Texas police officer died after fall, not shooting, as originally suspected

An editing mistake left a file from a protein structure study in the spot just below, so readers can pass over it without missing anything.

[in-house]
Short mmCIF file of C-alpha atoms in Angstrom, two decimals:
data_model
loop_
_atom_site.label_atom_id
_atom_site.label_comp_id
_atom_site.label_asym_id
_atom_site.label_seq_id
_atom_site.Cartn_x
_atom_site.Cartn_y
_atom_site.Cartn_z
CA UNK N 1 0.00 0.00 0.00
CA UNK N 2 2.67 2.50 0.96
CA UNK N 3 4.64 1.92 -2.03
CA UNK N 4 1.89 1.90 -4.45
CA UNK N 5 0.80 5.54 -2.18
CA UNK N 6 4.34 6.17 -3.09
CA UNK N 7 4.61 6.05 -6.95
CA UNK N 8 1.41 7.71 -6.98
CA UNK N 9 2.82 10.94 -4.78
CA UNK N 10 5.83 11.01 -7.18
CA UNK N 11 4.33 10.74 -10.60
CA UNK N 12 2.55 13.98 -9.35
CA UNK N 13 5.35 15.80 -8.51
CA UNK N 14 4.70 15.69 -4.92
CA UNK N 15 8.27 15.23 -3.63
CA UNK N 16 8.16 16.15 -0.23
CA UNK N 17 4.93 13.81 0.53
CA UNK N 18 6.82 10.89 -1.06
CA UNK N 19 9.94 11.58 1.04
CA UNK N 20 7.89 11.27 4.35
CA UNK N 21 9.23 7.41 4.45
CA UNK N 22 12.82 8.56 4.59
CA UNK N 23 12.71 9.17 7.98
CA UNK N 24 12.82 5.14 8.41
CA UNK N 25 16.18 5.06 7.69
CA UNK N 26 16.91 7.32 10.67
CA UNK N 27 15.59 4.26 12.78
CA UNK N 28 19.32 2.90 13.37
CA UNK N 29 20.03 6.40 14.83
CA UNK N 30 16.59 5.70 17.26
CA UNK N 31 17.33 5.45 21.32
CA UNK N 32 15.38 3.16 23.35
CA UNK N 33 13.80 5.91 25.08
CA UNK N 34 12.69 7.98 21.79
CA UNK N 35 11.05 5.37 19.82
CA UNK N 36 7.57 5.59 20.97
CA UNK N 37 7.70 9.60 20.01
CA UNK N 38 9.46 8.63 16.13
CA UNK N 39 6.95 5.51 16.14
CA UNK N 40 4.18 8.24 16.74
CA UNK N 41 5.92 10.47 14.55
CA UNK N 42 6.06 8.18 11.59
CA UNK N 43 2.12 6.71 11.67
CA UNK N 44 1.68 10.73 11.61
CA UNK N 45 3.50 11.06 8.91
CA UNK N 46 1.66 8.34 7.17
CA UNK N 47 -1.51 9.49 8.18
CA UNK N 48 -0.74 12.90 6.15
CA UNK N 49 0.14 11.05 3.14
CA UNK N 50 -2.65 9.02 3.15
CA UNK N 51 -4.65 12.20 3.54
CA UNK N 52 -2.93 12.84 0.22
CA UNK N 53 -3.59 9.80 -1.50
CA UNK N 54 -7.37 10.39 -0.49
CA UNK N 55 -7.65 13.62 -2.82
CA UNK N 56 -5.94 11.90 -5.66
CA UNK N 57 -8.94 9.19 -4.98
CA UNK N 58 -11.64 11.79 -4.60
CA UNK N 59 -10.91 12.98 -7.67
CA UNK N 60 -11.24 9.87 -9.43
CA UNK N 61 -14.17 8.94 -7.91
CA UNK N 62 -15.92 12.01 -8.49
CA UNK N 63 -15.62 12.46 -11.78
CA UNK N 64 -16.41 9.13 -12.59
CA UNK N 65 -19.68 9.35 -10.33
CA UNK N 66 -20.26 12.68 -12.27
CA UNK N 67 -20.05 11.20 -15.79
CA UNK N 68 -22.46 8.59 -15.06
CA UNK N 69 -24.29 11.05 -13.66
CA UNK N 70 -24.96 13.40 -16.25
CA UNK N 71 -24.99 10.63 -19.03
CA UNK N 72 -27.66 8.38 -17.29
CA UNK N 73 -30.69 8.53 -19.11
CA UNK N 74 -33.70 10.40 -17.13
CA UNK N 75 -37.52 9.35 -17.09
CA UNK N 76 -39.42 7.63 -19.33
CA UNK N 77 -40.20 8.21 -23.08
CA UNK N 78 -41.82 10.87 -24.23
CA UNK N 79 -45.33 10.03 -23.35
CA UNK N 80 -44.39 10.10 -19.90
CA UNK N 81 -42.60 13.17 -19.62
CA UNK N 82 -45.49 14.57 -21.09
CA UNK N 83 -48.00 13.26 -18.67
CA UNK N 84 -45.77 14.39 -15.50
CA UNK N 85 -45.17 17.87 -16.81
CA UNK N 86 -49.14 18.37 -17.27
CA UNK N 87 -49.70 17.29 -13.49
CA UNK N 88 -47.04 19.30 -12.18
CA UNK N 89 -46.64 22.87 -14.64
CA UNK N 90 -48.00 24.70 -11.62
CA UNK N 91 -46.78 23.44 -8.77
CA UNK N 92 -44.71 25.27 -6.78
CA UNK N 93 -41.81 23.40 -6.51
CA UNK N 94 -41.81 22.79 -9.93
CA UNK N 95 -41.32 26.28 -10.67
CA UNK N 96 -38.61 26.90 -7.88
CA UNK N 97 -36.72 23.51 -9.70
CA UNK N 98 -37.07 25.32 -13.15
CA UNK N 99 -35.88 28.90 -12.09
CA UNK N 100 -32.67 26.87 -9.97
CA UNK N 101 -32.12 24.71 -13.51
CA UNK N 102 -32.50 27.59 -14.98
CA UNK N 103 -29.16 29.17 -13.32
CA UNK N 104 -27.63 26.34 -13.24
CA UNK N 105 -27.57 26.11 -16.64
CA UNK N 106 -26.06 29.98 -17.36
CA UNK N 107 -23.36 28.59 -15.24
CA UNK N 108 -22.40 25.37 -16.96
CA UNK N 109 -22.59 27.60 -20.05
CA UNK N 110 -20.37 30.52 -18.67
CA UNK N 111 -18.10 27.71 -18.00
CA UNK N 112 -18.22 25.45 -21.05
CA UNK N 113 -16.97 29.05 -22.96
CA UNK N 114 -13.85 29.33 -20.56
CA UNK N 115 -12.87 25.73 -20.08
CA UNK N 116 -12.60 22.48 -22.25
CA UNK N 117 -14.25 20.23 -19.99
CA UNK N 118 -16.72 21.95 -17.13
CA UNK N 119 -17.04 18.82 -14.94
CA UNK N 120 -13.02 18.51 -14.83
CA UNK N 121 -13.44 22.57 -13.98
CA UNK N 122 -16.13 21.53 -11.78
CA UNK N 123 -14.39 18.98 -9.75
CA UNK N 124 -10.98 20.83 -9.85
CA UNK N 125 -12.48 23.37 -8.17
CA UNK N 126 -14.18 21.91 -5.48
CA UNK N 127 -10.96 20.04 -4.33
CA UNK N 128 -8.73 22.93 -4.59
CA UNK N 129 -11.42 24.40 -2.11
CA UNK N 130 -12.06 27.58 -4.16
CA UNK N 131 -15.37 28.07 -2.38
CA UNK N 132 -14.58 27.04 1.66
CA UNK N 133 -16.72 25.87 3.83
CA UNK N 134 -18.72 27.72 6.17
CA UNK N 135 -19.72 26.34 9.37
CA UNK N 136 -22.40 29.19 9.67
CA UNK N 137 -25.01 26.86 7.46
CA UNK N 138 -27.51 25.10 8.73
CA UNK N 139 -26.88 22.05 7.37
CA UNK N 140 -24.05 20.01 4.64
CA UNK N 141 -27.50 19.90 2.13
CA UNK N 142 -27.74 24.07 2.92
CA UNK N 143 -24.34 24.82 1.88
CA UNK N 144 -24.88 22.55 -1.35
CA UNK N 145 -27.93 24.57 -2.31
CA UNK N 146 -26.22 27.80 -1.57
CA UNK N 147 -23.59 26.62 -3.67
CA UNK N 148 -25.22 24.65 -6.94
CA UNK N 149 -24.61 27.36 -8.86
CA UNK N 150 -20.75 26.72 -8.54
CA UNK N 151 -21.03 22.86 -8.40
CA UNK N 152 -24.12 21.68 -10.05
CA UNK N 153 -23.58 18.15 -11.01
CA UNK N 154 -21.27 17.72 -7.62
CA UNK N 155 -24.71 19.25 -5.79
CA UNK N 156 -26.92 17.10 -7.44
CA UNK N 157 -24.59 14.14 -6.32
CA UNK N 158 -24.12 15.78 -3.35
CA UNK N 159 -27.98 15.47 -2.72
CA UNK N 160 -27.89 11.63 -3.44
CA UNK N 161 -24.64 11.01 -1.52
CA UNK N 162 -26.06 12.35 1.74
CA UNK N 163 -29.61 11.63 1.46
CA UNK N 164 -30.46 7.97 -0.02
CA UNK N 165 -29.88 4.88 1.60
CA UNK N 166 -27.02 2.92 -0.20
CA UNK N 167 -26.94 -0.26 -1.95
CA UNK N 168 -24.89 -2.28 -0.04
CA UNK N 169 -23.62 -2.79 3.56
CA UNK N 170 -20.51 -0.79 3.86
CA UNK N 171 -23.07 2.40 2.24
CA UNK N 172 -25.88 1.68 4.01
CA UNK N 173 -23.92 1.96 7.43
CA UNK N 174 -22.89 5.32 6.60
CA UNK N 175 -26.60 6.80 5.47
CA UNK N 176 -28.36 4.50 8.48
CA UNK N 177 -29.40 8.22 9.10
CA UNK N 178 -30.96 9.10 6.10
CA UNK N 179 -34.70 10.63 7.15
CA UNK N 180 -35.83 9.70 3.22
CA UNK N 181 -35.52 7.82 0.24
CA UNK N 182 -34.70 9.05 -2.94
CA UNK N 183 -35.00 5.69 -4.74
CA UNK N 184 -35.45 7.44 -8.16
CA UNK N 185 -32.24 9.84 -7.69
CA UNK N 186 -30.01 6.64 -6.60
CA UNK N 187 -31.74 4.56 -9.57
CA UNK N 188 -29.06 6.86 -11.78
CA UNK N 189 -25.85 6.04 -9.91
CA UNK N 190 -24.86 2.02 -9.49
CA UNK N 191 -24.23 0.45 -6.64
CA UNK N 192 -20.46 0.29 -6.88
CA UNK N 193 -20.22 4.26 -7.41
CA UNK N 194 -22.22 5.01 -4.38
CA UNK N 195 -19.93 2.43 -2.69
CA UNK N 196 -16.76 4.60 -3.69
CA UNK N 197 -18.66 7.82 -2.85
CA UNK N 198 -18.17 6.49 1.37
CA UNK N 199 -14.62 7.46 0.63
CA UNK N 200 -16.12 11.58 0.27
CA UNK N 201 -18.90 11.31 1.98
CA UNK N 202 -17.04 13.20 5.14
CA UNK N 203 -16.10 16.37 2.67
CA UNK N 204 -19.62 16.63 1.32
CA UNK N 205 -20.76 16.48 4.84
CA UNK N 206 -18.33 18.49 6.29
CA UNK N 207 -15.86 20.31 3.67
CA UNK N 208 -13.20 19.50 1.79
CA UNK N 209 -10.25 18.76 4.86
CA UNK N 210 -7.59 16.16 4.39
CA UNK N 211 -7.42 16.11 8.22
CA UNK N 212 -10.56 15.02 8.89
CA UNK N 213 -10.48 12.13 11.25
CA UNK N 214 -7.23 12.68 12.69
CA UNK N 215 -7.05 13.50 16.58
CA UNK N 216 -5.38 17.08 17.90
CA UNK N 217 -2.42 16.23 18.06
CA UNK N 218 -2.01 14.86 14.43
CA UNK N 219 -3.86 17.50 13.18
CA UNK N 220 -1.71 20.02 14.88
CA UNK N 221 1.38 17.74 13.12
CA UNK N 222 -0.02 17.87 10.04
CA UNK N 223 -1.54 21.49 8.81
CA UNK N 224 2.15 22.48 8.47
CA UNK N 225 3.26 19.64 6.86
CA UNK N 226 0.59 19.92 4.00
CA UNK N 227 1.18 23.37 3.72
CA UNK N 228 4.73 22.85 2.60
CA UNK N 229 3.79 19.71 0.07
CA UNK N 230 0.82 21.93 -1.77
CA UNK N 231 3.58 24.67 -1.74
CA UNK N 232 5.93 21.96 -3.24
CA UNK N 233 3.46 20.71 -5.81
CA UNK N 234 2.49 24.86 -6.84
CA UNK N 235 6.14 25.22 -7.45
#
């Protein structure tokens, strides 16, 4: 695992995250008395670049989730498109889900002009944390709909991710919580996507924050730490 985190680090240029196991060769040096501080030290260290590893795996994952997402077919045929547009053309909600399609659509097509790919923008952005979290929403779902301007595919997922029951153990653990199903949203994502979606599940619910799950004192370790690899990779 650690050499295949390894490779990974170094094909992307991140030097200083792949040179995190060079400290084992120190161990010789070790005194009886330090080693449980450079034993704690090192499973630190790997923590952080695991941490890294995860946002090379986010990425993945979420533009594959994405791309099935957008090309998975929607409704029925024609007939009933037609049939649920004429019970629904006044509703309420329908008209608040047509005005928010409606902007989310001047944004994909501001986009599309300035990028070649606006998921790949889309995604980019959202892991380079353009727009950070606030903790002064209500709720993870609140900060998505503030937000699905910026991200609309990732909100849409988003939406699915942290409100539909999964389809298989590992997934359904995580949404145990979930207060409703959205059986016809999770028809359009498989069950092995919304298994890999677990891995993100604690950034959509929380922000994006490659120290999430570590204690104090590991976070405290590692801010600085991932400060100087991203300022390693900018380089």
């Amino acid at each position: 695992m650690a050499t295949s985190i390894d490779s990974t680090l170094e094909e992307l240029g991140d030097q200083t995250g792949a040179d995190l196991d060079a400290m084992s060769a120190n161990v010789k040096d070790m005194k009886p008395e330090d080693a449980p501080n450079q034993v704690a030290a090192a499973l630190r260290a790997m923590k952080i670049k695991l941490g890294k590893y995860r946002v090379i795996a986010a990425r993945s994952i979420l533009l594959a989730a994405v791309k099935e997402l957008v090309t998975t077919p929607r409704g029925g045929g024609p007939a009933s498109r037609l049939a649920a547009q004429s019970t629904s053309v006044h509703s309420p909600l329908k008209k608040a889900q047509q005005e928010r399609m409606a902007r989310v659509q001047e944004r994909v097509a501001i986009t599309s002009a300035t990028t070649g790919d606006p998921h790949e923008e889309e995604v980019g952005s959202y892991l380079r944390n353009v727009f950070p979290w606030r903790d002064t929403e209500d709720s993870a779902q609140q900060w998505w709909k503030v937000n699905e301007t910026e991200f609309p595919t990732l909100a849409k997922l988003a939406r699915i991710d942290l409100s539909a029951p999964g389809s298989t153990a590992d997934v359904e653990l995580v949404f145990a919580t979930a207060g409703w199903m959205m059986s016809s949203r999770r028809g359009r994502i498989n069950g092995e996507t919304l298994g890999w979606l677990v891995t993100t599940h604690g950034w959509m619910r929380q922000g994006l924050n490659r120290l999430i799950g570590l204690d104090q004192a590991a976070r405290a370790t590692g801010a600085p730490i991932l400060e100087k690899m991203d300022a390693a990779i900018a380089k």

first_imgiStock/Thinkstock(DALLAS) — A Texas police officer died after suffering a medical emergency, falling and seriously injuring his head Friday. The news, released Saturday afternoon, was a shocking turn from what authorities initially said was suspected to be a fatal shooting of a uniformed officer.Sgt. Keith Shepherd, of the Tarrant County Sheriff’s Office, was found dead in his police vehicle at a downtown Fort Worth parking garage at about 9 p.m. local time on Friday. The garage was located just across the street from Tarrant County Jail, where Shepherd worked, and the sheriff’s office. Police said at the time he was found that it was reported as a shooting by the first people on scene.By Saturday, officials said Shepherd was outside of his vehicle when he suffered a medical emergency and injured his head when he fell to the ground. However, he was apparently able to pull himself into his car before he died.The medical examiner said Shepherd’s cause of death was a pulmonary embolism, a blood clot in his lungs.“What I know about Keith is that he had a great reputation at the Tarrant County Sheriff’s Office,” Tarrant County Sheriff Bill Waybourn said at a press conference Saturday. “He was a strong leader. He was loved. He was a great husband and a good father.”The amount of blood both inside and outside of Shepherd’s car led to the original belief he had been shot, Waybourn said.Shepherd had gone to lunch Friday and never returned, according to the sheriff.“He was found in his vehicle with blood outside the vehicle and blood inside the vehicle,” Waybourn said. “And nobody knows what happened there. And the officers that found him immediately began to do emergency medical procedures on him.”He was pronounced dead at Texas Health Harris Methodist Hospital in Fort Worth.Shepherd was a 19-year veteran of the force.“We lost one of our own last night,” Tarrant County Sheriff’s Office said on Twitter. “Sgt. Keith Shepherd dedicated his life to standing between evil and good. He was a 19yr veteran of our Detention Bureau and will always be a part of our family. Please pray for his family as they struggle with this loss and for the TCSO.”Shepherd is one of two police officers in Tarrant County who died suddenly on Friday.Caleb Rainey, 25, of the North Richland Hills Police Department, died from an unspecified illness, according to the department. They also sent their condolences to Shepherd.“As we mourn the loss of one of our own, we learn of another hero down,” North Richland Hills police said on Twitter. “Sgt. Shepherd, your legacy of dedication to your community won’t be forgotten.”Copyright © 2019, ABC Radio. All rights reserved.last_img read more